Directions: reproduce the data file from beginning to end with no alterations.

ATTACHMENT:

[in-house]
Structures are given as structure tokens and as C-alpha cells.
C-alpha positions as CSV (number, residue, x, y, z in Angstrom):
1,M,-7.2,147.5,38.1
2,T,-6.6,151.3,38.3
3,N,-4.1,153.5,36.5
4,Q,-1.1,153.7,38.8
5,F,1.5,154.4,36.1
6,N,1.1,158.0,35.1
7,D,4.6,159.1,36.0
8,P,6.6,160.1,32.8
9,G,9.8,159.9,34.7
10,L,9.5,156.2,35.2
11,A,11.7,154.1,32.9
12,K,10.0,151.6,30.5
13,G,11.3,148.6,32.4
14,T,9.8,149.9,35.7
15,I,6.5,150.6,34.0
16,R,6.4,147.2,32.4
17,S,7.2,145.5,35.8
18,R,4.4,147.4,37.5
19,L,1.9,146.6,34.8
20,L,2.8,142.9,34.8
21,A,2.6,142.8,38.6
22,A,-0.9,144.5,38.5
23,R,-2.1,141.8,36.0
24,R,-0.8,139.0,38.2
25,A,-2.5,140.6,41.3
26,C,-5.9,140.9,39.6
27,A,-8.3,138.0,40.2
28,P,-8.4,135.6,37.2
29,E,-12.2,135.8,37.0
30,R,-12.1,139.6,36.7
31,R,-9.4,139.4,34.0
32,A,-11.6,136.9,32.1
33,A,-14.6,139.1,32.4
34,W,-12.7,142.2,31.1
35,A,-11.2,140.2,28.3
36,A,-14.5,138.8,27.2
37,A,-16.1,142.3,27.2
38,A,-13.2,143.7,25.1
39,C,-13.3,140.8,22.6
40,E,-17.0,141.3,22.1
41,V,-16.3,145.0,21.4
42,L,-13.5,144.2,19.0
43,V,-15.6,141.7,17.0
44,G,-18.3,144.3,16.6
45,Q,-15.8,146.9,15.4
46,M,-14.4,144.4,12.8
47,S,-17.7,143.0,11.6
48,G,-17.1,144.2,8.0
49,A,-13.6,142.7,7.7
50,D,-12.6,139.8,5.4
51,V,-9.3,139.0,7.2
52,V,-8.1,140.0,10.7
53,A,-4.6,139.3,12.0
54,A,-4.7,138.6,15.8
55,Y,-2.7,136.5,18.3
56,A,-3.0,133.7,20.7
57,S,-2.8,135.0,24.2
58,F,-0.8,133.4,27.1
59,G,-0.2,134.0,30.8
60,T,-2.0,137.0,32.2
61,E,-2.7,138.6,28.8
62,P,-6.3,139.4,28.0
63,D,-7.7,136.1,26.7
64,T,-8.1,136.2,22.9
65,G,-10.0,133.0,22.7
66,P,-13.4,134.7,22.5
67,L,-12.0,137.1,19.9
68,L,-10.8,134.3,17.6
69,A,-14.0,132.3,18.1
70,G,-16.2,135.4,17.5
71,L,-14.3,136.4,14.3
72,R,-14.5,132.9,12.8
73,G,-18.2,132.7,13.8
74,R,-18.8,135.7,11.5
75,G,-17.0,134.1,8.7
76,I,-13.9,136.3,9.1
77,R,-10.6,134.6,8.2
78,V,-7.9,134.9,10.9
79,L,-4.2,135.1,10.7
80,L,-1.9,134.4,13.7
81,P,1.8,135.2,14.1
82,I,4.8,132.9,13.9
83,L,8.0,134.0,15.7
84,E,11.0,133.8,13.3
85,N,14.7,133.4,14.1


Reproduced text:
[in-house]
Structures are given as structure tokens and as C-alpha cells.
C-alpha positions as CSV (number, residue, x, y, z in Angstrom):
1,M,-7.2,147.5,38.1
2,T,-6.6,151.3,38.3
3,N,-4.1,153.5,36.5
4,Q,-1.1,153.7,38.8
5,F,1.5,154.4,36.1
6,N,1.1,158.0,35.1
7,D,4.6,159.1,36.0
8,P,6.6,160.1,32.8
9,G,9.8,159.9,34.7
10,L,9.5,156.2,35.2
11,A,11.7,154.1,32.9
12,K,10.0,151.6,30.5
13,G,11.3,148.6,32.4
14,T,9.8,149.9,35.7
15,I,6.5,150.6,34.0
16,R,6.4,147.2,32.4
17,S,7.2,145.5,35.8
18,R,4.4,147.4,37.5
19,L,1.9,146.6,34.8
20,L,2.8,142.9,34.8
21,A,2.6,142.8,38.6
22,A,-0.9,144.5,38.5
23,R,-2.1,141.8,36.0
24,R,-0.8,139.0,38.2
25,A,-2.5,140.6,41.3
26,C,-5.9,140.9,39.6
27,A,-8.3,138.0,40.2
28,P,-8.4,135.6,37.2
29,E,-12.2,135.8,37.0
30,R,-12.1,139.6,36.7
31,R,-9.4,139.4,34.0
32,A,-11.6,136.9,32.1
33,A,-14.6,139.1,32.4
34,W,-12.7,142.2,31.1
35,A,-11.2,140.2,28.3
36,A,-14.5,138.8,27.2
37,A,-16.1,142.3,27.2
38,A,-13.2,143.7,25.1
39,C,-13.3,140.8,22.6
40,E,-17.0,141.3,22.1
41,V,-16.3,145.0,21.4
42,L,-13.5,144.2,19.0
43,V,-15.6,141.7,17.0
44,G,-18.3,144.3,16.6
45,Q,-15.8,146.9,15.4
46,M,-14.4,144.4,12.8
47,S,-17.7,143.0,11.6
48,G,-17.1,144.2,8.0
49,A,-13.6,142.7,7.7
50,D,-12.6,139.8,5.4
51,V,-9.3,139.0,7.2
52,V,-8.1,140.0,10.7
53,A,-4.6,139.3,12.0
54,A,-4.7,138.6,15.8
55,Y,-2.7,136.5,18.3
56,A,-3.0,133.7,20.7
57,S,-2.8,135.0,24.2
58,F,-0.8,133.4,27.1
59,G,-0.2,134.0,30.8
60,T,-2.0,137.0,32.2
61,E,-2.7,138.6,28.8
62,P,-6.3,139.4,28.0
63,D,-7.7,136.1,26.7
64,T,-8.1,136.2,22.9
65,G,-10.0,133.0,22.7
66,P,-13.4,134.7,22.5
67,L,-12.0,137.1,19.9
68,L,-10.8,134.3,17.6
69,A,-14.0,132.3,18.1
70,G,-16.2,135.4,17.5
71,L,-14.3,136.4,14.3
72,R,-14.5,132.9,12.8
73,G,-18.2,132.7,13.8
74,R,-18.8,135.7,11.5
75,G,-17.0,134.1,8.7
76,I,-13.9,136.3,9.1
77,R,-10.6,134.6,8.2
78,V,-7.9,134.9,10.9
79,L,-4.2,135.1,10.7
80,L,-1.9,134.4,13.7
81,P,1.8,135.2,14.1
82,I,4.8,132.9,13.9
83,L,8.0,134.0,15.7
84,E,11.0,133.8,13.3
85,N,14.7,133.4,14.1